Once the buyer’s solicitor has been through the searches, the title and the replies to CPSEs there may be a period of time where there is an exchange between solicitors with additional enquiries arising out of the initial information.
The aim of all of this is to find out as much about the property as possible so that there are no surprises.
Caveat Emptor: buyer beware! Unless you ask the right questions, the seller is under no obligation to tell you about the property.
Financing and legal considerations
Hopefully by this point the buyer has their formal mortgage offer in place and their solicitor will use the information they glean during the due diligence process to report to the bank if necessary.
The Buyer’s solicitor will also spend time working through the mortgage offer and will help to prepare any of the necessary paperwork to enable them to get the lending. For example, if the buyer is a limited company, the bank is likely to want the directors to enter into personal guarantees. The bank may also want to see the board minutes authorising the lending.
During this time the two solicitors will also be negotiating the terms of the contract and the transfer.
Exchange of contracts
When the full due diligence exercise has been completed and the buyer is happy that they have the answers to all of their questions, it is time to sign the contract, the transfer and if relevant the mortgage deed.
Once both parties have the signed contract and returned it to their solicitor it will be time to exchange contracts.
The buyer will need to put their solicitor in funds for 10% of the purchase price and they will need to agree a completion date with their seller.
The solicitors will then call each other up and exchange contracts. At this point, the completion date is fixed, the seller is contractually obliged to sell and the buyer is contractually obliged to buy. The buyer’s solicitor will normally hold the 10% deposit on account for the seller.
Between exchange and completion the seller will spend time making the property ready and making preparations to move out. The buyer should book their removals and make any other necessary arrangements to move their business.
The length of time between exchange and completion will vary but is often 7 to 10 days. This gives the parties time to make arrangements for moving and making the property ready for the new owner to take possession. During this time, the two solicitors will firm up arrangements for completion with each other.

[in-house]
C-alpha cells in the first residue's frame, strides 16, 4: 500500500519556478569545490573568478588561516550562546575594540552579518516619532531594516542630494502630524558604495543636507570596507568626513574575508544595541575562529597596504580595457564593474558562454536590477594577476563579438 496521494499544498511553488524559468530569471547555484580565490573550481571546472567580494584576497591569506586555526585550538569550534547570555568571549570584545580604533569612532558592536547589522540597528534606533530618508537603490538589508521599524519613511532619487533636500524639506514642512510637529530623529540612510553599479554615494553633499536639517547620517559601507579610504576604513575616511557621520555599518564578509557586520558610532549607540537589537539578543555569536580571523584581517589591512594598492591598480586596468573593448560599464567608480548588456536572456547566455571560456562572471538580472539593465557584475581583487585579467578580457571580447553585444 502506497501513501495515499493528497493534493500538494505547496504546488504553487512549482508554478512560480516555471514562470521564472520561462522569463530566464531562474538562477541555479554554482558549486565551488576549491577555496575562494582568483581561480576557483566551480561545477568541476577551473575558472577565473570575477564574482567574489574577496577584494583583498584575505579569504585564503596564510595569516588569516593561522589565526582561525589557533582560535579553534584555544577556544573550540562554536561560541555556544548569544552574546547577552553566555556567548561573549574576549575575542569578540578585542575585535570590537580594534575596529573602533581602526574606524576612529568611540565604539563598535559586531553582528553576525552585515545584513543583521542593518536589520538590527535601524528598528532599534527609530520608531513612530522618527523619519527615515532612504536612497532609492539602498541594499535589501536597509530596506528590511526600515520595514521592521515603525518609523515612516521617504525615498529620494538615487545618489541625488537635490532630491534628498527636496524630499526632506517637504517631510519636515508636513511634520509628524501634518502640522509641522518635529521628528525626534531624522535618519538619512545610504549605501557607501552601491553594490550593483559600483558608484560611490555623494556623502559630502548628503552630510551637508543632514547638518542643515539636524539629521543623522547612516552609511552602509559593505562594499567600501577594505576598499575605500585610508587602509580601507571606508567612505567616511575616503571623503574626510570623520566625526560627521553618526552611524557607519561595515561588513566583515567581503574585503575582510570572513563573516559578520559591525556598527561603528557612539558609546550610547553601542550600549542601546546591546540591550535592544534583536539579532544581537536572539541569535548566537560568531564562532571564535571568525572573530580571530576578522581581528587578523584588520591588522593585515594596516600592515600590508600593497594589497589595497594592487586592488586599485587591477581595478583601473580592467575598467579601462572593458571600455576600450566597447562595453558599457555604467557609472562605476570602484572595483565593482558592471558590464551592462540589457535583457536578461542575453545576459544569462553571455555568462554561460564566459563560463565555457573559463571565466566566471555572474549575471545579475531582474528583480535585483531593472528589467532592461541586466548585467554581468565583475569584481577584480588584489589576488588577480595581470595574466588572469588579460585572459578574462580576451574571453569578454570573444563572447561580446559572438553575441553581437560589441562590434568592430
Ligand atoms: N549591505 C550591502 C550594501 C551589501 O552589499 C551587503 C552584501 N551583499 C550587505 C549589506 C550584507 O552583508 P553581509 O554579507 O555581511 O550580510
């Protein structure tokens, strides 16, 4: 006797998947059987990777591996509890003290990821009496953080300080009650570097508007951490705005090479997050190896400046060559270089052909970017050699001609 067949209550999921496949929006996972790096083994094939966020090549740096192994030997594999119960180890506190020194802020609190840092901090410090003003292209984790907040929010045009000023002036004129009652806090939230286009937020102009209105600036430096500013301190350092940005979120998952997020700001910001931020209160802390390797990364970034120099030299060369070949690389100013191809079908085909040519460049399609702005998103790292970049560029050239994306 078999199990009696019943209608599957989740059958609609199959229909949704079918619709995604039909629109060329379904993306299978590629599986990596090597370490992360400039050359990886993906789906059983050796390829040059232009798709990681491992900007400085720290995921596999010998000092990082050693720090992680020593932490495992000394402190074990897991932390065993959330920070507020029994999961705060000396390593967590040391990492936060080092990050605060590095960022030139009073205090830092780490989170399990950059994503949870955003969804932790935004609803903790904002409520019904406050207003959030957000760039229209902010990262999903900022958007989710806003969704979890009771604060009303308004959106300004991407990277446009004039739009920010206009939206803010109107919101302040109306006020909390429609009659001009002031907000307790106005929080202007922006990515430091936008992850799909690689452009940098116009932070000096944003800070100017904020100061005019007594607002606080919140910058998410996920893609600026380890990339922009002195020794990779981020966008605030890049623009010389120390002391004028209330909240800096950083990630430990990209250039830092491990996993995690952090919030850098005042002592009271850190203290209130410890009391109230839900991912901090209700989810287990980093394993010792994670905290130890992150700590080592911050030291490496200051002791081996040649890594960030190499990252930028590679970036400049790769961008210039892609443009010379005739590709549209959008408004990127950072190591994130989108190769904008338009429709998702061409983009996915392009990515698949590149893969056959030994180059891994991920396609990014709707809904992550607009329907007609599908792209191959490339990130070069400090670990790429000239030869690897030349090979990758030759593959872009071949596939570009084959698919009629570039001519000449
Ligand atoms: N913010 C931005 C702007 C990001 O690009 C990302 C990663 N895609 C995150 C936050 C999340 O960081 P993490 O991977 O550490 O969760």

The buyer’s solicitor will submit the certificate of title to the buyer’s bank so that they can prepare the drawdown of funds in time to complete. The buyer will also transfer any additional sums needed; for example the balance of the purchase price, money for stamp duty land tax and Land Registry fees.
Completion and post-purchase
On the day of completion, the buyer’s solicitor will send the purchase monies over to the seller’s solicitor. Once received, they will call each other and date the transfer. This is the point at which completion has taken place and the buyer is the new owner.
The seller’s solicitor will call the selling agents and authorise them to release the keys to the buyer.
The buyer’s solicitor will deal with the post completion formalities which usually involve:
- Applying to register the legal charge at Companies House (if the buyer is a limited company). This must be done within 21 days of completing the charge;
- Drafting and submitting the stamp duty land tax return and paying any stamp duty payable. There is a 14 day period during which this must be done before a penalty is incurred; and
- Applying to register the buyer’s ownership at the Land Registry. This should be done as soon as possible after dealing with points 1 and 2 above.
The buyer will need to spend time confirming the move to all of their suppliers and authorities such as business rates, water and electricity providers.
The stages in a property purchase are usually predictable and follow a prescribed formula. Whilst it can seem daunting at first, your commercial property solicitor will have done this many times before and will be in the perfect position to advise you and help you through the process.
The principle of Caveat Emptor means that the due diligence exercise is of paramount importance to ensure that you know exactly what it is that you are buying. Your solicitor will be an expert in asking the right questions; engage them early to make sure that your transaction runs as smoothly as possible.